Second to Whom?

Digs & Discoveries May/June 2013


Over the past three years, archaeologists working at an ancient necropolis outside the city of Suizhou in southern China’s Sichuan Province have excavated 65 tombs. But according to excavation director Huang Fengchun of the Hubei Provincial Institute of Cultural Relics and Archaeology, tomb 18 in particular is “quite special.” The shape of the tomb resembles the ancient form of the Chinese character “Ya,” which means “second” or “inferior.” The quality of the grave goods found in the tomb, including numerous precious bronze vessels, indicates it likely belonged to a state official of the eastern Zhou Dynasty (770–256 B.C.). But exactly what or whom he was second or inferior to is unknown. Perhaps the answer lies in a 66th tomb.

  • Artifacts May/June 2013


    Ceramic figurines were part of a cache of objects found at an Iron Age temple uncovered at the site of Tel Motza outside Jerusalem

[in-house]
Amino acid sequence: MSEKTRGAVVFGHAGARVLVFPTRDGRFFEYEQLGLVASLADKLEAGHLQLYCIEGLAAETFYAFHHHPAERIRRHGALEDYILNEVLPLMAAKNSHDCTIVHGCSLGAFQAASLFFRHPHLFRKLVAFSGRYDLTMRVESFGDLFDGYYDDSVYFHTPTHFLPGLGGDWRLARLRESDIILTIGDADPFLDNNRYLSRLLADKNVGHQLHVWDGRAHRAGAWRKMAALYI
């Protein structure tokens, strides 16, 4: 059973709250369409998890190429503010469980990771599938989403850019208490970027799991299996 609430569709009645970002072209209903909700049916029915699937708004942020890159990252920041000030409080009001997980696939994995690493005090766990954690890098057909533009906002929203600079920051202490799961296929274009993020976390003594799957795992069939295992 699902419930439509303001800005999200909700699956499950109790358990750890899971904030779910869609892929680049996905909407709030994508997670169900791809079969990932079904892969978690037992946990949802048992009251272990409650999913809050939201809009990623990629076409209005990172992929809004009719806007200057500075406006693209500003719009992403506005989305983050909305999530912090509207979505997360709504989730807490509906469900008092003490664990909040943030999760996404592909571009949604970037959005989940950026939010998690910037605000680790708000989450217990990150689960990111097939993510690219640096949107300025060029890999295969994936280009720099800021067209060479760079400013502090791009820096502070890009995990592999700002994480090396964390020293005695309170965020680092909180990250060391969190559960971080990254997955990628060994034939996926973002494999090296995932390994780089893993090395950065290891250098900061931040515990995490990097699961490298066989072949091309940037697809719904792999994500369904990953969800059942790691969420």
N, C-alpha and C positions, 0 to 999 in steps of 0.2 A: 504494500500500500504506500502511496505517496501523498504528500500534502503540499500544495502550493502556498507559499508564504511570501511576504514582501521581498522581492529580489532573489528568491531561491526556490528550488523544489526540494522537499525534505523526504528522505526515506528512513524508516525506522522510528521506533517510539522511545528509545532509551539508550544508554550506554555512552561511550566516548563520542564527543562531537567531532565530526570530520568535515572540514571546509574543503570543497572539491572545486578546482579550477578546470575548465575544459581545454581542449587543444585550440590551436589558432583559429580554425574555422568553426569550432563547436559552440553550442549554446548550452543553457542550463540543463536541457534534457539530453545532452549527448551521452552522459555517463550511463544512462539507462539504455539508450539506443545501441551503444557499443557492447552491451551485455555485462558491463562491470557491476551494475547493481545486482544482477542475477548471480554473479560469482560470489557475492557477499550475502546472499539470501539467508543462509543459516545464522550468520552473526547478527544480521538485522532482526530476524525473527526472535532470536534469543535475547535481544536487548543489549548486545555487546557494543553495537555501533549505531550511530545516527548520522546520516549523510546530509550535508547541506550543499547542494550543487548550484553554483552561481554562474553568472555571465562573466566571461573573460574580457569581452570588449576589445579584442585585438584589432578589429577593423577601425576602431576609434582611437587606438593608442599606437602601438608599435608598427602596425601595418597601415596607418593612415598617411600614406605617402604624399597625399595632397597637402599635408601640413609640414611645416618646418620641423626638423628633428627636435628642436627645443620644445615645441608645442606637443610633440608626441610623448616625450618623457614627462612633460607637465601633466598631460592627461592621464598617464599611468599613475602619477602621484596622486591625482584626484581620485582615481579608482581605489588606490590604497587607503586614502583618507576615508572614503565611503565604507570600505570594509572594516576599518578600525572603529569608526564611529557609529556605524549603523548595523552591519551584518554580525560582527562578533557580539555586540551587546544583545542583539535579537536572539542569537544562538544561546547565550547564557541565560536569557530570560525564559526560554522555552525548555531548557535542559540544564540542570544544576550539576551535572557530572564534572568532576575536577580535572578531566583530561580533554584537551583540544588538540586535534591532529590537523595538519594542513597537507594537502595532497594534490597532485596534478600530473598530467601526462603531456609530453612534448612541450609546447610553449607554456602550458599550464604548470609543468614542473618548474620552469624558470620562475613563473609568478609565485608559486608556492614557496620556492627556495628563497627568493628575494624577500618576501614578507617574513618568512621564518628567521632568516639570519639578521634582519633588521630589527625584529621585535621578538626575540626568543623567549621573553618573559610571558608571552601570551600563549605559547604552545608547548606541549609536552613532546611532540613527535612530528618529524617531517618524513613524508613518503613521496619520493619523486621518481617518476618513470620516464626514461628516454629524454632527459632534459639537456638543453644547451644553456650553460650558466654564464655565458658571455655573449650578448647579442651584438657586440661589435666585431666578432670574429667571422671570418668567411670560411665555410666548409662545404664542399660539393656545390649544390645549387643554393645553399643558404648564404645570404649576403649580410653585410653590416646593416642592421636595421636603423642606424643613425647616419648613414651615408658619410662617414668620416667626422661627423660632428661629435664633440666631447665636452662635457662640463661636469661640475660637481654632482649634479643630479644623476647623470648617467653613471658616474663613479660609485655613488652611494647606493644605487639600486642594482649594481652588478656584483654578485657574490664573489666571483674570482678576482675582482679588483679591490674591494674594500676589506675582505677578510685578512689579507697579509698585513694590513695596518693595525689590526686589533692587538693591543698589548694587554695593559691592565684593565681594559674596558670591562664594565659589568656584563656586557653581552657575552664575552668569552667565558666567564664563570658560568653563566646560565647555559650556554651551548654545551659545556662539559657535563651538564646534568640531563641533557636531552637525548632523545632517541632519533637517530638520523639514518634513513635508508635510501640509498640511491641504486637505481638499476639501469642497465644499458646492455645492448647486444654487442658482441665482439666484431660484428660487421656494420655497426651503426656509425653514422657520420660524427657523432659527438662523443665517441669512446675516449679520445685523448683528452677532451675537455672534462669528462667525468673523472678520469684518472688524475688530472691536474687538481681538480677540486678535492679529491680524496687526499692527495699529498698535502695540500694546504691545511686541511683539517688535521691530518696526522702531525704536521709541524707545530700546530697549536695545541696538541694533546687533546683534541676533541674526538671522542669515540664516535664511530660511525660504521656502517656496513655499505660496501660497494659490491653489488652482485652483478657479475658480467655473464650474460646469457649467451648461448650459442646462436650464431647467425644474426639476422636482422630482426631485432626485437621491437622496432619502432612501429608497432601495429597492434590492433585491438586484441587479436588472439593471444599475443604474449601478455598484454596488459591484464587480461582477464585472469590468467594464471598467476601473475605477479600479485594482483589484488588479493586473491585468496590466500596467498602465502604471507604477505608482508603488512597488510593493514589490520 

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    (Clara Amit, courtesy of the Israel Antiquities Authority)
  • Around the World May/June 2013


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  • Digs & Discoveries May/June 2013

    Albanian Fresco Fiasco

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    (Courtesy Auron Tare)
  • Features May/June 2013

    On the Trail of the Mimbres

    Archaeologists are tracking the disappearance of a remarkable type of pottery to rewrite the story of a culture’s decline

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    (© President and Fellows of Harvard College, Peabody Museum of Archaeology and Ethnology, [24-15-10/94603 + 60740377])